Champions League: How Chelsea can beat Bayern Munich in final
The whole city of Munich is turning red and white ahead of the Champions League final. But inside the Bayern camp, spirits have been dampened by the 5-2 drubbing at the hands of Borussia Dortmund in the German Cup final last Saturday.
"Maybe a bit a of humility is not the worst thing at the moment," Bayern president Uli Hoeness told Sueddeutsche Zeitung (a German national subscription daily newspaper) on Wednesday in an attempt to put a positive slant on the defeat.
Bayern's confidence might have suffered a blow to the point that Jupp Heynckes' men are no longer seen as natural favourites by the German media - but they remain formidable opponents.
The Bavarian back four and keeper Manuel Neuer were not without their wobbles this season, but a meagre 22 goals conceded in the Bundesliga - one goal shy of the record - suggests that their problems might have been overstated.
Against Chelsea, Heynckes will have to make changes, however.
In the absence of the suspended Holger Badstuber and Daniel van Buyten, who is short of match practice following a foot injury, Ukrainian midfielder Anatoliy Tymoshchuk will moonlight as a centre-back.
"Tymo", as the fans call him, is likely to get picked on by Didier Drogba and cannot hope to match him for sheer power or aerial prowess.
Hitting long balls to Drogba and feeding on his knock-downs worked a treat for the Blues when they eliminated Bayern 6-5 on aggregate in the 2004-05 Champions League quarter-finals and the Ivorian scored twice.
Bayern's worries at the heart of the defence are compounded by Jerome Boateng's unfortunate tendency to switch off at vital moments of the game. The former Manchester City defender does not exude the same authority as Badstuber either.
Diego Contento will replace the suspended David Alaba as left-back. The 22-year-old is dynamic but can be suspect positionally. He is the second obvious weak link.
Right-back Philipp Lahm, by contrast, is so good that Chelsea boss Roberto di Matteo mentioned him in the same breath with Franck Ribery, Arjen Robben and Mario Gomez when talking about Bayern's attacking threat on Tuesday.
The Bayern captain is consistent to the point of being a machine and offers constant support for Robben on the right flank. Chelsea need to pin him back to suppress Bayern's fluidity and watch out for early crosses into the danger area between goalkeeper Petr Cech and the centre-backs.
Tymoshchuk's move into the back four leaves Bayern without a recognised holding midfielder, since Luiz Gustavo is also suspended.
Toni Kroos and Bastian Schweinsteiger will make for a very cultured central pairing, but might not be able to offer much protection for the defence.
Chelsea's Juan Mata, in particular, will try to utilise the space between the lines. Thomas Mueller, Gustavo's replacement, is more of a roving forward than an attacking midfielder.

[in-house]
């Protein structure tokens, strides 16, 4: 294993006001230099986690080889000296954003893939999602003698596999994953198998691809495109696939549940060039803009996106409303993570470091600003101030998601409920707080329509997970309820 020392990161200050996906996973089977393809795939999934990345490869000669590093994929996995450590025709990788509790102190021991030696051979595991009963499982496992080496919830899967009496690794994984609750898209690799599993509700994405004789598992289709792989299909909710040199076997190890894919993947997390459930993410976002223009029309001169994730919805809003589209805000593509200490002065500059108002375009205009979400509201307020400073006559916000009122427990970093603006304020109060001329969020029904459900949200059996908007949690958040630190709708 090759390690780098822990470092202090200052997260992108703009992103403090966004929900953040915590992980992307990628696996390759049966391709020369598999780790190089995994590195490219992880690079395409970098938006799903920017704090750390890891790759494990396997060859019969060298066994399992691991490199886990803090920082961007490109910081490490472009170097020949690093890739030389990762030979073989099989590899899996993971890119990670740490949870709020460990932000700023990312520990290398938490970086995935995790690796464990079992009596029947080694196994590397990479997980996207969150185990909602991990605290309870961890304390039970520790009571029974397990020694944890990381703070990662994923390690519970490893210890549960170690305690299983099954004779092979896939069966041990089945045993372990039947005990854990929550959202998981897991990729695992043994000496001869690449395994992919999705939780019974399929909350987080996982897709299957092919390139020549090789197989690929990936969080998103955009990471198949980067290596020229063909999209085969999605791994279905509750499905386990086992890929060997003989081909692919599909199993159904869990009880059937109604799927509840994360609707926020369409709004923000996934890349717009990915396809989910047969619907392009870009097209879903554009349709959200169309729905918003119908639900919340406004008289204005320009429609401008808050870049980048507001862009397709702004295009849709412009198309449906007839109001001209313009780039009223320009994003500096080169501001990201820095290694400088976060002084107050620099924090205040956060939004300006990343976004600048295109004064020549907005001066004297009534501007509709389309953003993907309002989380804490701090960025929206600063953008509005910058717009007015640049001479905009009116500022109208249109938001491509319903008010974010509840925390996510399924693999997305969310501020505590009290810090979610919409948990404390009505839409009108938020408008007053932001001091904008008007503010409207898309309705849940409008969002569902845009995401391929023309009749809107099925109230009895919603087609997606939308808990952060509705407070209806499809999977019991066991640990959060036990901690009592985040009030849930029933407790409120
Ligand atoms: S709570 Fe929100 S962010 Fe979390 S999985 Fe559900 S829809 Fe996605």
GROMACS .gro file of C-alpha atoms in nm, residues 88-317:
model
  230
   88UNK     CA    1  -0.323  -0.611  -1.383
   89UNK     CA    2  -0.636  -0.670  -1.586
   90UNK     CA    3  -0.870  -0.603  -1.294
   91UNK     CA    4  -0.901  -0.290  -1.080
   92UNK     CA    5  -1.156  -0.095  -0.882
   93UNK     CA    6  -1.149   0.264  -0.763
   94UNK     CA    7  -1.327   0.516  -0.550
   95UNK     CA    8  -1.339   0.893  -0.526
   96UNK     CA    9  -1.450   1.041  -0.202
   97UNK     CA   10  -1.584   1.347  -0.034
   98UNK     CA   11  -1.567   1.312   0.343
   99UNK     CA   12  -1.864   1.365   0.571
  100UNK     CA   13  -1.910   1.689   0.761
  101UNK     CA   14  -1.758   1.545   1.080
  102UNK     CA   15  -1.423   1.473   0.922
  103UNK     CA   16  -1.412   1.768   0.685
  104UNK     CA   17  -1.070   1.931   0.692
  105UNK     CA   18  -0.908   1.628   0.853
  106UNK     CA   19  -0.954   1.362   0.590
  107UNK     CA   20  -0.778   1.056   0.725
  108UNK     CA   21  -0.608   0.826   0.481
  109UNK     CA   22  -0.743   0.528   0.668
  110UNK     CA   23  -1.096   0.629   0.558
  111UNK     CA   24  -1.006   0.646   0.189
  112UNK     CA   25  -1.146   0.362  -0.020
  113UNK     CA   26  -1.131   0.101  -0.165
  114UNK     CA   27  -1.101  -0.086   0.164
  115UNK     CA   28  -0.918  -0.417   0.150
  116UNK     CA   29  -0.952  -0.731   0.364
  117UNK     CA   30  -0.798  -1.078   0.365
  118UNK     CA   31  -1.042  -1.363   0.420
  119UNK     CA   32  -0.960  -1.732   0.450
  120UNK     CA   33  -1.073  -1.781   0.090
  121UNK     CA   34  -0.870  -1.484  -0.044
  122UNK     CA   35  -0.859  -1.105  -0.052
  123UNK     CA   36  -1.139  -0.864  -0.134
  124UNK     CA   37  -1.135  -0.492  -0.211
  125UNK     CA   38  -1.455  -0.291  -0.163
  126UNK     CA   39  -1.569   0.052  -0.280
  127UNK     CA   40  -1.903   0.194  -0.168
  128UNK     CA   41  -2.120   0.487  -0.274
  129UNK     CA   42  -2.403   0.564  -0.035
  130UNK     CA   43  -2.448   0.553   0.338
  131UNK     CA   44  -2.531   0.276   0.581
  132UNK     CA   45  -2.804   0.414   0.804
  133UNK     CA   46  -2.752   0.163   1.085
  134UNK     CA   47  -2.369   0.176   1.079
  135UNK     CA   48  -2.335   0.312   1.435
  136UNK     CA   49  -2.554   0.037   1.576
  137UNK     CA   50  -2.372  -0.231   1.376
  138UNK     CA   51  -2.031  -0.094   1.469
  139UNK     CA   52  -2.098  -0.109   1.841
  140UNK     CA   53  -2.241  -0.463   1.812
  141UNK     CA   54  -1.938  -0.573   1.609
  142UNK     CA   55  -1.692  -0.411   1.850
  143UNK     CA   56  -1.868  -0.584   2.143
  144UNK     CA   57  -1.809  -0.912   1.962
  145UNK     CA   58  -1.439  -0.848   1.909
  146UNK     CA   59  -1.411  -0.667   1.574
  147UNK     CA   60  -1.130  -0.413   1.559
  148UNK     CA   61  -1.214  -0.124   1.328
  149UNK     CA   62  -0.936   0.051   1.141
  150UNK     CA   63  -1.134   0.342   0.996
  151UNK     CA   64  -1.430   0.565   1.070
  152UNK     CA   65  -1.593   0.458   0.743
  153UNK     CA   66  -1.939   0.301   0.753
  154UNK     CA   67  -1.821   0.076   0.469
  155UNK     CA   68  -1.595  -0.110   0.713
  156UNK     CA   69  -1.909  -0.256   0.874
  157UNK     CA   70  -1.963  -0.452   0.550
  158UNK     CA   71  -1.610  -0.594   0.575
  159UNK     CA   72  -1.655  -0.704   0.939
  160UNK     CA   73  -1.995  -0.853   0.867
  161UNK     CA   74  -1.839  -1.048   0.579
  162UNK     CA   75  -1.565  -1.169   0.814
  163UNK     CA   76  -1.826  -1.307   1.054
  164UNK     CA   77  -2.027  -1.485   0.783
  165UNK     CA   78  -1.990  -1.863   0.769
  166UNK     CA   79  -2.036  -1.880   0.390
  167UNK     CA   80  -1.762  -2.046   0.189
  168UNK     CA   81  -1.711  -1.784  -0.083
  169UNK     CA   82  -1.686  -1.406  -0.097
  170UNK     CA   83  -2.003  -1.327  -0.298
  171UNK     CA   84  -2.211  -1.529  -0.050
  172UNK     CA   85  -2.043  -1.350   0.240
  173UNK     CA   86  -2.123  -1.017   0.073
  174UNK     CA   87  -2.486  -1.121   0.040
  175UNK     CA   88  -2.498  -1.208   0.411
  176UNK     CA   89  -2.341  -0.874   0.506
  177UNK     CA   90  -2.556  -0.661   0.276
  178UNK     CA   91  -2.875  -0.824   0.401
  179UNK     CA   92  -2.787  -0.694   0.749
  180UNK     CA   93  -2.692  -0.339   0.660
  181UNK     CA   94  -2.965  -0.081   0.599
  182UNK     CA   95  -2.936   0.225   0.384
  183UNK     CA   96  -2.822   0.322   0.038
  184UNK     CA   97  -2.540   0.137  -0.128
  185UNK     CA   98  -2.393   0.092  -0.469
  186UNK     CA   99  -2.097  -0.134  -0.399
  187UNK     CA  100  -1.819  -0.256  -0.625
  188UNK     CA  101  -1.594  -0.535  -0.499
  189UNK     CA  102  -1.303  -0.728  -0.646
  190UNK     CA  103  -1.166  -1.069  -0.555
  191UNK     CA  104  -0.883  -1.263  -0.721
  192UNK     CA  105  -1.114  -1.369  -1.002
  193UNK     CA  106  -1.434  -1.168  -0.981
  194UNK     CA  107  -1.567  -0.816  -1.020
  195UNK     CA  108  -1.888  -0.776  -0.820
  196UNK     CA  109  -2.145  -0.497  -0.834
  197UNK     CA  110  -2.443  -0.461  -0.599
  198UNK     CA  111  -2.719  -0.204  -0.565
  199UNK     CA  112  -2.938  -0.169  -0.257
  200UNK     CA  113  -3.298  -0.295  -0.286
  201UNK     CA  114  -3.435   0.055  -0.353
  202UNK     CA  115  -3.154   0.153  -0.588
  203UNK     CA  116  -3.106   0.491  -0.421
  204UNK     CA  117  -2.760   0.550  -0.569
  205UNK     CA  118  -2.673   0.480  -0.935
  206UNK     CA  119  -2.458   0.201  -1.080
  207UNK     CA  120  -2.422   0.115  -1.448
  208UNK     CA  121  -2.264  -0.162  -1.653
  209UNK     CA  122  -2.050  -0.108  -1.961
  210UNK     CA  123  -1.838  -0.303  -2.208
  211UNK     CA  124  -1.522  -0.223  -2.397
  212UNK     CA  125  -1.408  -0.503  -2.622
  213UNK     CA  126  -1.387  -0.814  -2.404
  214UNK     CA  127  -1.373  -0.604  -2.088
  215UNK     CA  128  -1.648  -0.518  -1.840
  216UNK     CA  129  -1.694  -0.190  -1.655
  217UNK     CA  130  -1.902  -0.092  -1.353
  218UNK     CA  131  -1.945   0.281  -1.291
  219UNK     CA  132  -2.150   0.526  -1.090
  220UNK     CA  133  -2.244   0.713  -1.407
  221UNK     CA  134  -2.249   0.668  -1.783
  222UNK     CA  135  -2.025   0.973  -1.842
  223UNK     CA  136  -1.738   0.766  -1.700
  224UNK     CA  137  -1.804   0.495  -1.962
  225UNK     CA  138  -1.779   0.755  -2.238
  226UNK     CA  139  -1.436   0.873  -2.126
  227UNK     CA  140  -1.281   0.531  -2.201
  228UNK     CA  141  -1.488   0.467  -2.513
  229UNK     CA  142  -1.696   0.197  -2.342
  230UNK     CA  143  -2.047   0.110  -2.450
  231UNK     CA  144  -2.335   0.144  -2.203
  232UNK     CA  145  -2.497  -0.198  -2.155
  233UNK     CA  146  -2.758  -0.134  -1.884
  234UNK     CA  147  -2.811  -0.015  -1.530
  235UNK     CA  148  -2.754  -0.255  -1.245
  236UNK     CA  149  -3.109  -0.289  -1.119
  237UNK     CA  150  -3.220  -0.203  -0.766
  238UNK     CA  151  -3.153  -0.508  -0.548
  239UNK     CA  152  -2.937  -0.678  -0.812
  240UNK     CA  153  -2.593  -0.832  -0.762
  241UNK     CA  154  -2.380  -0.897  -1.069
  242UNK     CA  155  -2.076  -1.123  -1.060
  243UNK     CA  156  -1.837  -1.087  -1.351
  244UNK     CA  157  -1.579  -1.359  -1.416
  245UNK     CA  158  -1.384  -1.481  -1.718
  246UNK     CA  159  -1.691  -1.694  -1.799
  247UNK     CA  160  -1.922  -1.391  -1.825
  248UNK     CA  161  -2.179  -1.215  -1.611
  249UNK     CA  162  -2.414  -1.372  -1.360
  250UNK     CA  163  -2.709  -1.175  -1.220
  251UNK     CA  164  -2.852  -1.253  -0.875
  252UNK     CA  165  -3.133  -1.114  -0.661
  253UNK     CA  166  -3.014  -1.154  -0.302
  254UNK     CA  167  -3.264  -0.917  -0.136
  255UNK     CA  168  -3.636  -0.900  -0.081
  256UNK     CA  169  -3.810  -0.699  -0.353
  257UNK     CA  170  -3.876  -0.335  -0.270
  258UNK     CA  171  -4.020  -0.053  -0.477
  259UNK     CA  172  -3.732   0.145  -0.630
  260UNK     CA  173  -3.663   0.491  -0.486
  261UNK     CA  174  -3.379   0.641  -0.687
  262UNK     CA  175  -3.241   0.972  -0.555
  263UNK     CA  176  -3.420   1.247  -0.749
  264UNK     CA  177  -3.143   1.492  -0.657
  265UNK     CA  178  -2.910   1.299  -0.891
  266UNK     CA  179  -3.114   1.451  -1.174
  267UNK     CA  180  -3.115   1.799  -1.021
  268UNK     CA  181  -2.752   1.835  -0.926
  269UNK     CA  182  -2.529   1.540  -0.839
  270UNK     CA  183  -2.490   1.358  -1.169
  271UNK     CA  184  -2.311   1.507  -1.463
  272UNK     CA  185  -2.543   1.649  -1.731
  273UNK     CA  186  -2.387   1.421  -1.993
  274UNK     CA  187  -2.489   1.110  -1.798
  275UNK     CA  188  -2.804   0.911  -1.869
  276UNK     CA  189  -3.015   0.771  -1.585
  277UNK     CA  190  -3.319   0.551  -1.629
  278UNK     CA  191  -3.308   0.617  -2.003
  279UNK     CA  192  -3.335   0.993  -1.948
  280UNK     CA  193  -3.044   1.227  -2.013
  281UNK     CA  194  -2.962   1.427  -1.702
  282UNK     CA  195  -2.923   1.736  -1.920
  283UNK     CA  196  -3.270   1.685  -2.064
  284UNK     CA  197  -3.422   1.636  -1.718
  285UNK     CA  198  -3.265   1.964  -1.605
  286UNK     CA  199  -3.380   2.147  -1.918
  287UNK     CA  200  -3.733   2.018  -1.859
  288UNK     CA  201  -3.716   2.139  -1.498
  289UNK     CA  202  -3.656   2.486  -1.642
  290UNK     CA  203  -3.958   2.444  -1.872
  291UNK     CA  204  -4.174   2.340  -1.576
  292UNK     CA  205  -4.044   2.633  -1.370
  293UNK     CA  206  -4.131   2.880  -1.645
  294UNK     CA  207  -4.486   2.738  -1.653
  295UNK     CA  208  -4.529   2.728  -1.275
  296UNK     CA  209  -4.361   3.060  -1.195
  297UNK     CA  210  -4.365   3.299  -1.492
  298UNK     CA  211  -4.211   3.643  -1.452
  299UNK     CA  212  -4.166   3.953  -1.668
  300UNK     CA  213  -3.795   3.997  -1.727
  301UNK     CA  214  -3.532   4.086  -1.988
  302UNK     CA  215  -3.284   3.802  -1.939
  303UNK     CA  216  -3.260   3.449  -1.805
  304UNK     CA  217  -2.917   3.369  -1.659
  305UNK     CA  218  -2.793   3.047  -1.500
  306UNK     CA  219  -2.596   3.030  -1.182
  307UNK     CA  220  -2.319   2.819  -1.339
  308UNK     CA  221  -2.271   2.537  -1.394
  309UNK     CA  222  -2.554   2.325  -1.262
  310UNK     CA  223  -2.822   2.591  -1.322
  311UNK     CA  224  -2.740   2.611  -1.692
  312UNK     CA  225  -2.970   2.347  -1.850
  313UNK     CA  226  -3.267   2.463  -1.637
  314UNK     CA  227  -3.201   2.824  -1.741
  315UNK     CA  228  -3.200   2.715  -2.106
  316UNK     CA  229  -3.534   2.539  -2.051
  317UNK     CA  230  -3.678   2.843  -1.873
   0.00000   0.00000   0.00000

Bayern could be a bit top-heavy as a consequence and Chelsea could end up dominating the midfield with their extra man.
While the Blues should get some joy in the middle, they must be careful not get hurt on the flanks. Robben and Ribery will cause huge problems unless the Chelsea full-backs get help from the midfield.
Jose Bosingwa, the likely right-back, could be especially vulnerable. A key strategy has been to "overload" certain areas, with Robben, Lahm, Mueller and Ribery attacking the same side, for example. Chelsea need to be mentally alert to pick up those runners - even if they look like going nowhere at first.
Mario Gomez will never win a beauty contest, as far as his playing style goes. But 41 goals in all competitions, 12 of them in the Champions League, make him the key dangerman.
Gomez is an opportunist, a striker who sniffs out chances and pops up at the right time in the right place.
Technically, he is not the best but he scores with every, legal, part of his body, a bit like Gerd Mueller used to do.
For a man of his size, Gomez isn't actually that physical. He does not enjoy playing against big, strong centre-backs and is not always as involved as he should be.
If Chelsea can keep him quiet, they will have a good chance of lifting the cup as Bayern have little by way of alternatives on the bench.
Bayern's game is based on possession but with Mueller in the side they do not keep the ball as effectively. Chelsea must concentrate on the "turn-over", winning the ball deep and then breaking very quickly to bypass Bayern's midfield.
The experience of the German Cup final might make Heynckes' men just a little more cautious, especially without a proven ball winner in midfield.
Chelsea should be able to exploit that element of hesitation by isolating Robben and Ribery on the wings and cutting off the supply to Mueller, the link-up man for Gomez.
The first goal in a game is always important in a Champions League final. Bayern, however, need it more than most teams: they only managed to win one game all season after conceding first, if you exclude the semi-final win at Real Madrid on penalties.
Once they are behind, Robben and Ribery often show impatience and Gomez, especially, is vulnerable to mood swings when things are not going for him.
Bayern players have dismissed the idea that the final being at home puts more pressure on them, but a good section of the crowd will certainly get restless if Chelsea are standing strong.
There is also a danger that not-so-hidden rifts inside the dressing room might come to the fore again. The longer Chelsea can keep the score level, the more Bayern will be affected mentally.